I do this for one reason: We have had a lot of discussion this morning about control agencies, but, when you come down to it, the source of pollution is in the individual device, and in order to effect control we have got to wrestle with the individual device that makes the pollution.

Let me put it another way. If every device in New York were controlled, and every device in the State of New Jersey were controlled, and every device west of the State of New Jersey were controlled, there would be no interstate problem of air pollution.

You come down to the individual source of pollution, and this is where we have to get our good work, it seems to me.

The reason that we have not achieved this is manifold. We don't have these devices in many cases. We don't know enough about the technique. And we have to spend time and money to learn this. We have to know how to write regulations, and we have to know how to write a basic law. If the basic law is not sound and the regulations are not sound, then no commissioner in this world can enforce the regulations.

If you tried to enforce regulations in New York City that are not absolutely sound and tight and legalproof, lawyers will trip you up and throw you out of court. As commissioner, many times we brought people into court and unsympathetic magistrates did not help us enforce the law.

Finally, there is a question of money. I want to make one suggestion to your committee, if I may, Senator Muskie, and that is this: That if any money is given out by any agency, a State agency for matching funds to help the city, or the Federal agency to help the State and to help the city, then I would like to see something written in there which said that: “We are giving you these matching funds, but they will be withdrawn if you cut down your own funds in this program."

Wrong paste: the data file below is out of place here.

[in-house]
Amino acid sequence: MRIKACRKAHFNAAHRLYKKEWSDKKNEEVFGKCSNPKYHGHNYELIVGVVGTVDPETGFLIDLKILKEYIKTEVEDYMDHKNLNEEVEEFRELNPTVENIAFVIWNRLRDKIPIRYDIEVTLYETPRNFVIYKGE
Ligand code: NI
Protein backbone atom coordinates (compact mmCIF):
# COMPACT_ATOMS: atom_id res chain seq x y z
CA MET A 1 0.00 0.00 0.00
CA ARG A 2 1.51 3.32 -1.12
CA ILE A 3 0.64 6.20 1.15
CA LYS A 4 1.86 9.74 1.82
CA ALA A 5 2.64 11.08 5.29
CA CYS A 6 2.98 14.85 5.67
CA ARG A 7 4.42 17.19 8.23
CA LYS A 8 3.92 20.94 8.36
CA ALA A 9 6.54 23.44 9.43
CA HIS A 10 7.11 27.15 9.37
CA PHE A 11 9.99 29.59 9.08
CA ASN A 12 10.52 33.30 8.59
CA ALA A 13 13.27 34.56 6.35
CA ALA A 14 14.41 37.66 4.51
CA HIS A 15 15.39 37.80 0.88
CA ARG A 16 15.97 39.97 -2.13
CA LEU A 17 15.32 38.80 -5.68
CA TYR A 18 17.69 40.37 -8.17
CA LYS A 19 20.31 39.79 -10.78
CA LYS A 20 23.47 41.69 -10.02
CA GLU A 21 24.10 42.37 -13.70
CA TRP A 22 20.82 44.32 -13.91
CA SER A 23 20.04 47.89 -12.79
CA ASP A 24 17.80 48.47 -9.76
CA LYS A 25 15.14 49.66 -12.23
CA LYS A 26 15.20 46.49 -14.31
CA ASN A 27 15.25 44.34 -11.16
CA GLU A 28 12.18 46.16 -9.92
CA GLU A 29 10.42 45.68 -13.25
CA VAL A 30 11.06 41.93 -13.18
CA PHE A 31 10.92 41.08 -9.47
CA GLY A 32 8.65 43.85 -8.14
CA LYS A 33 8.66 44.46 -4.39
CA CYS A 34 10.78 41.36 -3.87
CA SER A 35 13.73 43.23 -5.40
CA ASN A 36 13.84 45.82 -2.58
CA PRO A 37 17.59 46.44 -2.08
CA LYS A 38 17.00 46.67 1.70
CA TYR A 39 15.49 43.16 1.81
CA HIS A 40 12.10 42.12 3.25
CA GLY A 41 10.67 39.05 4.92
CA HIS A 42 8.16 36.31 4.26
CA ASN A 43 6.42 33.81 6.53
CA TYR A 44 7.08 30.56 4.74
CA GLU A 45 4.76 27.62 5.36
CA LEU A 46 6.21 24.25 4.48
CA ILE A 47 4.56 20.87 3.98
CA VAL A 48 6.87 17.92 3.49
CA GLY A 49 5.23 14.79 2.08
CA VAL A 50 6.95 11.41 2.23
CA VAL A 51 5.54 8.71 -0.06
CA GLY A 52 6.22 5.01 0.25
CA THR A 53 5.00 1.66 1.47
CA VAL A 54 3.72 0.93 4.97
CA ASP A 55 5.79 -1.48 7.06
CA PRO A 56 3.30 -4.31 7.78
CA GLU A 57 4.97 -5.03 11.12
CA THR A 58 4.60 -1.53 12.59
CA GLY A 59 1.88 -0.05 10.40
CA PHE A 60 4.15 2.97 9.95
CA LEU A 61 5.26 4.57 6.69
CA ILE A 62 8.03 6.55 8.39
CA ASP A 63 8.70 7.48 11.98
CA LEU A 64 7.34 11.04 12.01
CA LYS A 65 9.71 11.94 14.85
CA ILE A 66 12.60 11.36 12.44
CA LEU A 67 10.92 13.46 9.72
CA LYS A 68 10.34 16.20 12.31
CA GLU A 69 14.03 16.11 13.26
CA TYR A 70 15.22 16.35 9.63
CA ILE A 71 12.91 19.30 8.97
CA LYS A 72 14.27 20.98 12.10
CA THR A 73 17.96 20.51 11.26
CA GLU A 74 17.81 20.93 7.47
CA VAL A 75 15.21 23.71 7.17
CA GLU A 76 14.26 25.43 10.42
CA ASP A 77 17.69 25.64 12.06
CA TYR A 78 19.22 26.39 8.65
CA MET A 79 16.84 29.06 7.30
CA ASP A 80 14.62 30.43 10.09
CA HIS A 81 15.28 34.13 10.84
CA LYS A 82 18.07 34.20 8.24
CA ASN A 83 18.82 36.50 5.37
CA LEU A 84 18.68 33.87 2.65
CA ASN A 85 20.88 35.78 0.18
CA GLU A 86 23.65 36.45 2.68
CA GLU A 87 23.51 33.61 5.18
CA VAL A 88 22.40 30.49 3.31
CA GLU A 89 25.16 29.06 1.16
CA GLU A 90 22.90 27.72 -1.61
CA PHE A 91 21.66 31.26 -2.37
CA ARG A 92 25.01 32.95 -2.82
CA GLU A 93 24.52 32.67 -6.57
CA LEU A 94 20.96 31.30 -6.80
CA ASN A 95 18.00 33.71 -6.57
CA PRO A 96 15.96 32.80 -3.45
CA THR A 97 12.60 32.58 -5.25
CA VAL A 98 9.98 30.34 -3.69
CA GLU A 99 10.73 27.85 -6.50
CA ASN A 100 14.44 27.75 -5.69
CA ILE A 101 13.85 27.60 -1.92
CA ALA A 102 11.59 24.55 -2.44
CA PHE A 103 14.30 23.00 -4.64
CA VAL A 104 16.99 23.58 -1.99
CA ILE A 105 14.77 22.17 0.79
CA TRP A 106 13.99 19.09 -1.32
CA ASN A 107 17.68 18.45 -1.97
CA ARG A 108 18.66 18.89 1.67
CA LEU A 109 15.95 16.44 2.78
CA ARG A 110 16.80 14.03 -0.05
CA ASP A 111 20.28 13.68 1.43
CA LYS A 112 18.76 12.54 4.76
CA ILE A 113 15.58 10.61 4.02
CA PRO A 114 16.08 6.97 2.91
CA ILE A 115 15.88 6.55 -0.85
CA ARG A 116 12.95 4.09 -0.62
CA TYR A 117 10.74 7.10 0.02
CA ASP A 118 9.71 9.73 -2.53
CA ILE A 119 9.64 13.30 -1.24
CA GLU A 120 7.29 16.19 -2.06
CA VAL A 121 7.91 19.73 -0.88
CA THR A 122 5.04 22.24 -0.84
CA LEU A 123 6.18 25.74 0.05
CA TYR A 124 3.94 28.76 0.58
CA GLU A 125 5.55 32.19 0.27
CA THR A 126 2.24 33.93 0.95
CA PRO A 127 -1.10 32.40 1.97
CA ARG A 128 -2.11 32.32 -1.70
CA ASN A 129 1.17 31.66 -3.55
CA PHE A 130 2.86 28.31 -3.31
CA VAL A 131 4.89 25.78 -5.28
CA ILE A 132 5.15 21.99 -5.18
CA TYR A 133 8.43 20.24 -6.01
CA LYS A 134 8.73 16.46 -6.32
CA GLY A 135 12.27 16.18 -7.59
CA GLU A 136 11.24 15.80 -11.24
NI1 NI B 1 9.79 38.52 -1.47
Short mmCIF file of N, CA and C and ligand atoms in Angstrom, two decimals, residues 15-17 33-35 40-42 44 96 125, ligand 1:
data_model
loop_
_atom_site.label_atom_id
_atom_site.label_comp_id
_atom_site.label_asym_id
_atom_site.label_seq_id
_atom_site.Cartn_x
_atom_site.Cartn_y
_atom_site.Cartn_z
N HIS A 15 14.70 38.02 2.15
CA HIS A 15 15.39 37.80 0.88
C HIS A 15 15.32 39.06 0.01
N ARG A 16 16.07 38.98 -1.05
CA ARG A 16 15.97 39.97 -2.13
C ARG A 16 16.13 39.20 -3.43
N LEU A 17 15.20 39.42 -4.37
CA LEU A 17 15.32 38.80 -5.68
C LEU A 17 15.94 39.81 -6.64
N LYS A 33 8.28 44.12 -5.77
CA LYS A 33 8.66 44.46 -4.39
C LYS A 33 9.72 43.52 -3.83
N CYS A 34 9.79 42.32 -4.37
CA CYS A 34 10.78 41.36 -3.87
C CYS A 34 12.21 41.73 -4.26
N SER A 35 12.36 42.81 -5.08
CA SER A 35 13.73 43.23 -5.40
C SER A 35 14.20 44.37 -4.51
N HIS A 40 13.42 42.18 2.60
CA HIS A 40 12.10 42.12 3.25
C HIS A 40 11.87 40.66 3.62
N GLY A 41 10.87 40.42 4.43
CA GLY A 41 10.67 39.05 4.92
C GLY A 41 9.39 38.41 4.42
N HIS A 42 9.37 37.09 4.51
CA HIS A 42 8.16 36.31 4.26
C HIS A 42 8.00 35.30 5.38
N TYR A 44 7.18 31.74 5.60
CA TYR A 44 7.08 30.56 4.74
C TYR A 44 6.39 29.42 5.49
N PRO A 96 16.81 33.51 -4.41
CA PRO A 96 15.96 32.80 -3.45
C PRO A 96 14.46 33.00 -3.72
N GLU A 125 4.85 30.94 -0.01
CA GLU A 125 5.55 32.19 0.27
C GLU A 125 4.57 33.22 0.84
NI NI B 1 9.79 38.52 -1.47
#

In other words, if a city is spending a half-million dollars, and some agency, Federal or State, gives them another half-million, that the receipt of that second half-million from the Federal Government or the State government is only contingent on the maintenance of that money by the local authority, because I am afraid-and without citing cases, which I cannot do at this time I am afraid that in some cases when an agency gets money from the Federal Government they cut back on the expenditure of their own funds, and in that way the program does not advance.

Now, I don't remember how this is written into the Clean Air Act, but certainly, this is one point which I believe should get consideration.

Finally, I would think that the work of this committee should be of great value all around. I think that this is a very important stage in the education of Government officials and the public, and it is a very advanced look by the Federal Government at the problem of advanced health, and I think if we can only stick to this program that in the years to come we will see our way out of this very difficult and harassing problem.

Thank you very much.
Senator MUSKIE. Thank you for your statement, Doctor.

Your prepared statement will appear in the record at this point, even though you appear to have covered every major point on it.

(The statement is as follows:)

STATEMENT OF DR. LEONARD GREENBURG Mr. Chairman, my name is Leonard Greenburg. I am professor of prerentive and environmental medicine at the Albert Einstein College of Medicine, New York City. I was originally trained as an engineer and received the degree of C.E. in sanitary engineering at the Columbia University School of Mines, Engineering & Chemistry in 1915. Subsequently, at Yale University, I received the degree of Ph. D. in public health and later the M.D. degree.